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  • Rigoux L, Sigaud O, Terekhov A, Guigon E, R Shadmehr, J J O De Xivry +2 others
  • 2010
The central nervous system elaborates well-coordinated movements in spite of unexpected and unpredictable events that interfere with their goal (e.g. intrinsic noise, external forces, target displacements,. . .). Comparisons between unperturbed and perturbed motor acts reveal that the movement duration is dynamically adjusted in response to perturbations(More)
Let us assume that the purpose of any movement is to position our body in a more advantageous or rewarding state. For example, we might make a saccade to foveate an image because our brain assigns an intrinsic value to the information that it expects to acquire at the endpoint of that saccade. Different images might have different intrinsic values. Optimal(More)
Why do movements take a characteristic amount of time, and why do diseases that affect the reward system alter control of movements? Suppose that the purpose of any movement is to position our body in a more rewarding state. People and other animals discount future reward as a hyperbolic function of time. Here, we show that across populations of people and(More)
The cerebellum may monitor motor commands and through internal feedback correct for anticipated errors. Saccades provide a test of this idea because these movements are completed too quickly for sensory feedback to be useful. Earlier, we reported that motor commands that accelerate the eyes toward a constant amplitude target showed variability. Here, we(More)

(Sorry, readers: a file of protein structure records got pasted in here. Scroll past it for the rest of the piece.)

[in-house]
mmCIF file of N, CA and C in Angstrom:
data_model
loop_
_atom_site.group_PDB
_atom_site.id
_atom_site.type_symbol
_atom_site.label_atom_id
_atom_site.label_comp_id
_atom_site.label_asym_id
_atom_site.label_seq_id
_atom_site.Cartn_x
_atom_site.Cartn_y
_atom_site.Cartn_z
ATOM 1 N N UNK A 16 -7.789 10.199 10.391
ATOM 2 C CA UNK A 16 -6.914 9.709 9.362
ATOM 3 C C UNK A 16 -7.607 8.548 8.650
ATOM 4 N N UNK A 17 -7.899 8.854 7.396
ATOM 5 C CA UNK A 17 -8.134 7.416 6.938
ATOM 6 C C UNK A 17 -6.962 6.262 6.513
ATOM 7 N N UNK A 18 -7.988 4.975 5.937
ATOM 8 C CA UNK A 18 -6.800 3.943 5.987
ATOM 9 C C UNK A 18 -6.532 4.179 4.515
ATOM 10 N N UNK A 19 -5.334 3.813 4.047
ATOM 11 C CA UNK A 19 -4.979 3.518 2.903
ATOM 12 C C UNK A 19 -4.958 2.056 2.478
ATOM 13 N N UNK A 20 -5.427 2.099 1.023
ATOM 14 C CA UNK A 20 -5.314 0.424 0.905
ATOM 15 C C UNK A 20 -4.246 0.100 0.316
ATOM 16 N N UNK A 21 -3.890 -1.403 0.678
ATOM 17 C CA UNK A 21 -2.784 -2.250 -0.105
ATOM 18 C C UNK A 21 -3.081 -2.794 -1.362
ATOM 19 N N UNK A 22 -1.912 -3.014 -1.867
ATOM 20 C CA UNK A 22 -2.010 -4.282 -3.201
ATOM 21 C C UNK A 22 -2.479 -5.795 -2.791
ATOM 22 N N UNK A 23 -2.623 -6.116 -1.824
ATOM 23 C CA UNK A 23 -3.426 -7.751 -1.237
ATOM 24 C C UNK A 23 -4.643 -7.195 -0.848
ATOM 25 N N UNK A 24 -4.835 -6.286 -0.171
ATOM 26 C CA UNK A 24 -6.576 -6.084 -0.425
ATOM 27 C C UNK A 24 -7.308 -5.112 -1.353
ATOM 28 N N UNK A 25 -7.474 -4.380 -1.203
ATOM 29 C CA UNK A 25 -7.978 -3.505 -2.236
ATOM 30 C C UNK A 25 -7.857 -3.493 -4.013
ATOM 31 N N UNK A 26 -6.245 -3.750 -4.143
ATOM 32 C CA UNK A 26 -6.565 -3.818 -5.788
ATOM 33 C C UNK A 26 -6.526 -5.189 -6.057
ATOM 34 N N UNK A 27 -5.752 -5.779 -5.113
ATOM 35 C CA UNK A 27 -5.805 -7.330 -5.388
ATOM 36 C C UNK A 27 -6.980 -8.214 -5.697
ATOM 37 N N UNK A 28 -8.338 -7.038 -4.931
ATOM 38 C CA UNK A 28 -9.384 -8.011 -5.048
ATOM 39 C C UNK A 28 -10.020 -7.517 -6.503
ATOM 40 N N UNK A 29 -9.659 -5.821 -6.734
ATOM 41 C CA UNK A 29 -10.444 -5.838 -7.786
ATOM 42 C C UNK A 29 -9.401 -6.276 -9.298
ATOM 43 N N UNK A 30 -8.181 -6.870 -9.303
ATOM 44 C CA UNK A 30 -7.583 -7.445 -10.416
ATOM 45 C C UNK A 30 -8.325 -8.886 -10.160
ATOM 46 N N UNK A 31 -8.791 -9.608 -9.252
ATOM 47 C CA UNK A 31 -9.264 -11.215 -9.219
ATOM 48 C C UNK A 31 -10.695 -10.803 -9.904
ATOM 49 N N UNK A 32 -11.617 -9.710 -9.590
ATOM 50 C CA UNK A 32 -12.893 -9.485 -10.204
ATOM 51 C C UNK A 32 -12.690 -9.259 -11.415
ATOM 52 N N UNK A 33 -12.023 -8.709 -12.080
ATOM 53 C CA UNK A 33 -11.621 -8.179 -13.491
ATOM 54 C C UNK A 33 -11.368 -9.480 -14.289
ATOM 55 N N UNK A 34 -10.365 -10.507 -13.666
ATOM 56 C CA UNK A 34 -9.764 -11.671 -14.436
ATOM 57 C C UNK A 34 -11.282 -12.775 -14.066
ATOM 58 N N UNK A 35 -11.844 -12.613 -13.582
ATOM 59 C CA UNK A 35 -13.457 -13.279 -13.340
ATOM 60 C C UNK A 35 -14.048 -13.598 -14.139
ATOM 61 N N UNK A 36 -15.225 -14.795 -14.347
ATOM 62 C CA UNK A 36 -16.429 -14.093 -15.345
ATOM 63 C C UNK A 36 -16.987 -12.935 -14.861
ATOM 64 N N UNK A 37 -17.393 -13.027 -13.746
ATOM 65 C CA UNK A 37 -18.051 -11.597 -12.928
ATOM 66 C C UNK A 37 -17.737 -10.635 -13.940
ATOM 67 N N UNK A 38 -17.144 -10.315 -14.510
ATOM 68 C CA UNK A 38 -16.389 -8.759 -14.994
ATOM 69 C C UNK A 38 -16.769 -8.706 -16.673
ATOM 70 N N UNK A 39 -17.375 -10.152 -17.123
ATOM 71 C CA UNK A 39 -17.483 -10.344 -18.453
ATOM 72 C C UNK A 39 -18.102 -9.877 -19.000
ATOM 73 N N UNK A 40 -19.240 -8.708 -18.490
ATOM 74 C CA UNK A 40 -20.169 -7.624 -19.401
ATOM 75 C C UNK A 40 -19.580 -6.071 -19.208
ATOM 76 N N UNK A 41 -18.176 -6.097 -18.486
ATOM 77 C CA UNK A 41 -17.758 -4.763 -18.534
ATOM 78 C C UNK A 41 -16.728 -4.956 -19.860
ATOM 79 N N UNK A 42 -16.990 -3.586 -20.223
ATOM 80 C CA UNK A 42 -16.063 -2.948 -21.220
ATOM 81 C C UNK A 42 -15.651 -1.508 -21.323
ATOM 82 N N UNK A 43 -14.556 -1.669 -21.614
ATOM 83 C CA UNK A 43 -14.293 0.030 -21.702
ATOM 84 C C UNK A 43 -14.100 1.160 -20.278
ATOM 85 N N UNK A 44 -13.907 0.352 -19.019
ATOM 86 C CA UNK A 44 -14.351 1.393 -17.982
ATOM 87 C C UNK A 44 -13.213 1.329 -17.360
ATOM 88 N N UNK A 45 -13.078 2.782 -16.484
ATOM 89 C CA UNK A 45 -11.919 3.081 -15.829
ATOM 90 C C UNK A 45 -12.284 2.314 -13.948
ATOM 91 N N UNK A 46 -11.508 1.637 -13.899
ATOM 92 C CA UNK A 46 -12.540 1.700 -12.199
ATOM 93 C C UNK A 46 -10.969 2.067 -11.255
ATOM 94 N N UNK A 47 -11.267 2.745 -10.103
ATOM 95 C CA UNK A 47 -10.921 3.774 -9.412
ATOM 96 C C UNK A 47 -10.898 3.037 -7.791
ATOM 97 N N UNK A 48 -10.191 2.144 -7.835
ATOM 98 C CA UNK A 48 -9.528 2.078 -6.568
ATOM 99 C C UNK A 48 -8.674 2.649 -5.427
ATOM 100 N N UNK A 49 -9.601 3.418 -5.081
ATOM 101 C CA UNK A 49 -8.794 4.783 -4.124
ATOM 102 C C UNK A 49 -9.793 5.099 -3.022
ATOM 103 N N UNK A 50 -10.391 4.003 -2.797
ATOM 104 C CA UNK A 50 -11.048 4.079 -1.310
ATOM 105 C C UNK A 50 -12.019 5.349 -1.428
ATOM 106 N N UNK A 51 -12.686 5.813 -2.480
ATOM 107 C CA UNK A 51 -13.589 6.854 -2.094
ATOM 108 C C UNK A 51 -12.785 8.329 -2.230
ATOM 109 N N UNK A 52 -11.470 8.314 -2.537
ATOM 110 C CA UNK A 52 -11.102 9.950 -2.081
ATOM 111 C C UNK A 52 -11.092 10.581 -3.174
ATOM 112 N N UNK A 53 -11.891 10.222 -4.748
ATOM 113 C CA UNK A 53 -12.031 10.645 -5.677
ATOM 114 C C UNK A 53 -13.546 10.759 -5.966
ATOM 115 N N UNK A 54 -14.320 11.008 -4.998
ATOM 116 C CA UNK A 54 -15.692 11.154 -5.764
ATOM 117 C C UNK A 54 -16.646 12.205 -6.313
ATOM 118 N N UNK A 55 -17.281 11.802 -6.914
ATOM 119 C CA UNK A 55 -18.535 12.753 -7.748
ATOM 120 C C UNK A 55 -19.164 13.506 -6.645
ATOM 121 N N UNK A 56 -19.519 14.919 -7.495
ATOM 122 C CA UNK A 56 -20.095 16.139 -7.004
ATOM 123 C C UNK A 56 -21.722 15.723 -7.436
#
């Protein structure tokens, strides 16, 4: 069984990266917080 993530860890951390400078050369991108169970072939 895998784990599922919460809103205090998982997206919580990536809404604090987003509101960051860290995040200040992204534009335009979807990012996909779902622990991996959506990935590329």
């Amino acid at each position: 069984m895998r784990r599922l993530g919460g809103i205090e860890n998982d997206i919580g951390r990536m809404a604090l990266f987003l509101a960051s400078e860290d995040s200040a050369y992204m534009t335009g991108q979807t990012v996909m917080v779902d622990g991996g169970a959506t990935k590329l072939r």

When we applied a single pulse of transcranial magnetic stimulation (TMS) to any part of the human head during a saccadic eye movement, the ongoing eye velocity was reduced as early as 45 ms after the TMS, and lasted ∼32 ms. The perturbation to the saccade trajectory was not due to a mechanical effect of the lid on the eye (e.g., from blinks). When the(More)
BACKGROUND/AIMS Visually guided saccades and gaze-fixation ability were recorded in patients with early Parkinson's disease (PD). METHODS Magnetic search coil system was used to measure horizontal and vertical eye positions. RESULTS 'Staircase' visually guided saccades (multiple hypometric saccades separated by an intersaccadic interval) and 'staircase'(More)
Despite advances in adult electrocardiography (ECG) and signal processing techniques, the analysis of fetal ECGs (fECG) is still in its infancy. The clinical potential of abdominal fECG monitoring by placing electrodes over mother's abdomen in antepartum (prior to labor) has been hampered by difficulties in obtaining a reliable fECG. We propose an algorithm(More)
Many real-world datasets suffer from missing or incomplete data. In the healthcare setting, for example, certain patient measurement parameters, such as vitals and/or lab values, may be missing due to insufficient monitoring. When present, however, these features could be highly discriminative in predicting aspects of patient state. Therefore, it is(More)
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